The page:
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Day: March 22, 2023

Using the OpenLibrary ISBN API with Powershell

Robert Cain has been working on a neat project:

In this post we’ll begin with an overview of what an ISBN is. We’ll then talk about the website that will be the source for our data. It has two different web APIs (Application Programming Interface) that we can use. We’ll discuss one here, then in the next blog post cover the advanced version.

First though, if you haven’t read the introductory post in this series, The ArcaneBooks Project – An Introduction, I’d highly recommend doing so as it lays the foundation for why and how this project to get ISBN data originated.

Robert is building this up over a series of posts, so stay tuned.

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Data Validation with Great Expectations and Azure Functions

Eduard van Valkenburg does a bit of data validation:

Great Expectations (Great Expectations Home Page • Great Expectations) is a popular Python-based OSS tool to validate data that comes into your data estate. And for me, validating incoming data is best done file by file, as the files arrive! On Azure there is no better platform for that then Azure Functions. I love the serverless nature of Functions and with the triggers available for arriving blobs, as well as HTTP, event grid events, queues and others. There are some great patterns that allow you to build event-driven data architectures. We also now have the Python v2 framework for Azure Functions available, which makes the developer experience even better. So, let’s go through how to get it running.

This looks really interesting and tying it in to Azure Functions is a good idea assuming that the checks don’t run for too long.

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Pro Encryption in SQL Server Errata

Matthew McGiffen made the first mistake—admitting fault for anything, ever:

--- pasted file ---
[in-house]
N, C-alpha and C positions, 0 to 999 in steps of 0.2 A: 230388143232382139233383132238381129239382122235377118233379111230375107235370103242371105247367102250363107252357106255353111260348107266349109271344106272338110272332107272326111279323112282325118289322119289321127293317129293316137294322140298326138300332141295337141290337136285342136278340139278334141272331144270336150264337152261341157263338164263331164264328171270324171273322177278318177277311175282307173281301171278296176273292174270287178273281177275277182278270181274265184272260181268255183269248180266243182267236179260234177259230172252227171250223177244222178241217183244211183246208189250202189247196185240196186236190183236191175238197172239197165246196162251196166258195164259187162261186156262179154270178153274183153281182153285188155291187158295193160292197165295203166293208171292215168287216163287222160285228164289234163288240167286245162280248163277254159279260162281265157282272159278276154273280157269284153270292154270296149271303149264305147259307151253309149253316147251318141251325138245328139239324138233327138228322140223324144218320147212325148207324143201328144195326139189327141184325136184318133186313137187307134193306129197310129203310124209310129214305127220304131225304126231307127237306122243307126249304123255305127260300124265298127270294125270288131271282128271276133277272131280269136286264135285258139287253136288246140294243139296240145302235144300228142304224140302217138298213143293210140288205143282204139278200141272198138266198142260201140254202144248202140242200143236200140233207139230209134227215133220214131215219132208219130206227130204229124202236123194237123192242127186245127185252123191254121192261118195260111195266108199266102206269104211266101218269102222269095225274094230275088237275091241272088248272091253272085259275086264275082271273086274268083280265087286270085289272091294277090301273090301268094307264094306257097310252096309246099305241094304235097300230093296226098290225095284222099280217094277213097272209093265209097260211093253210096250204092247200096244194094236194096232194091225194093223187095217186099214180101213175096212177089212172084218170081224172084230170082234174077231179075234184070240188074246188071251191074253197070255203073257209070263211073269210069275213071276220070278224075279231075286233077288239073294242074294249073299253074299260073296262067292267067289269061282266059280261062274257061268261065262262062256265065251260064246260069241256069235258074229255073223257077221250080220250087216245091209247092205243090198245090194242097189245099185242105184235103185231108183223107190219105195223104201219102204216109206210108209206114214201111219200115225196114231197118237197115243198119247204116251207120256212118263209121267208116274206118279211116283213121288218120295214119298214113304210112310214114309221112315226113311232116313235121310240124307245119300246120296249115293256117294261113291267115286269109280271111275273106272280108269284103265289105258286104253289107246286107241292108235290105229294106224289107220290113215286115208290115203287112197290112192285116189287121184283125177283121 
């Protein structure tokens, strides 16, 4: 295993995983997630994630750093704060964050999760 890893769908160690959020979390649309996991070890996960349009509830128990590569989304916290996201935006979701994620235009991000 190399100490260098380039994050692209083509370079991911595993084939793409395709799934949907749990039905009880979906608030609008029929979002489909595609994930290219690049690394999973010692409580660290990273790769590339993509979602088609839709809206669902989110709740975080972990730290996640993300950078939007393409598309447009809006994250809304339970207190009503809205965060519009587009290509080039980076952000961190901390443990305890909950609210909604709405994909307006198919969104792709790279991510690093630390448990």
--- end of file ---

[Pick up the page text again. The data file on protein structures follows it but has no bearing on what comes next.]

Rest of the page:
My biggest fear when my book went into production was that any factual errors had slipped through my checks and the various reviews. I had a lot of reviewer support from Apress, but at the end of the day any issues are my responsibility.

So far I’m not aware of any factual errors but one kind reader (Ekrem Önsoy) has shared with me a few typos they have found. I’m going to document them here and will keep this post up to date as I’m made aware of any others:

Mistakes in 300 pages of text will happen, no matter how many times you go through your magnum opus. For example, I hate the fact that I went through every chapter of PolyBase Revealed 8 or 9 times to weed out any little typo. Then, as soon as I got my copies of the print edition in, I flipped open to a random page and immediately spotted a typo.

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An Overview of SQL Server Security Options

Ben DeBow gives us a once-over of things you can do to harden a SQL Server instance:

Microsoft SQL Server is one of the most secure platforms available, but companies need to deploy, configure, and implement it correctly – along with implementing its built-in security features – in order to ensure their systems are fully protected. Here, we’ll explore six of the most important security features and how to implement them to enhance your SQL Server security.

This isn’t a how-to guide so much as it is a what-you-can-do guide.

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Database Backups with dbatools

Chad Callihan backs that database up:

Keeping on the recent PowerShell trend, let’s use PowerShell to accomplish a primary task of any database administrator: backups. With PowerShell and dbatools, you can do a simple backup or add a range of options to fit your needs.

I’d also like to call out that it’s really easy to set configuration options with dbatools, such as buffer count and max transfer size.

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Mnemonics for Remembering SQL Clause Order

Bob Pusateri keeps it all straight in his head:

Ooh! A mnemonic! And a pretty good one at that. The idea being that the first letter of each word of the sentence helps you remember something else, like the order of the major parts of a SELECT statement:


Click through for Bob’s best attempts. Oddly enough, now I want some Rally’s fries. Or maybe Checkers—I can’t decide.

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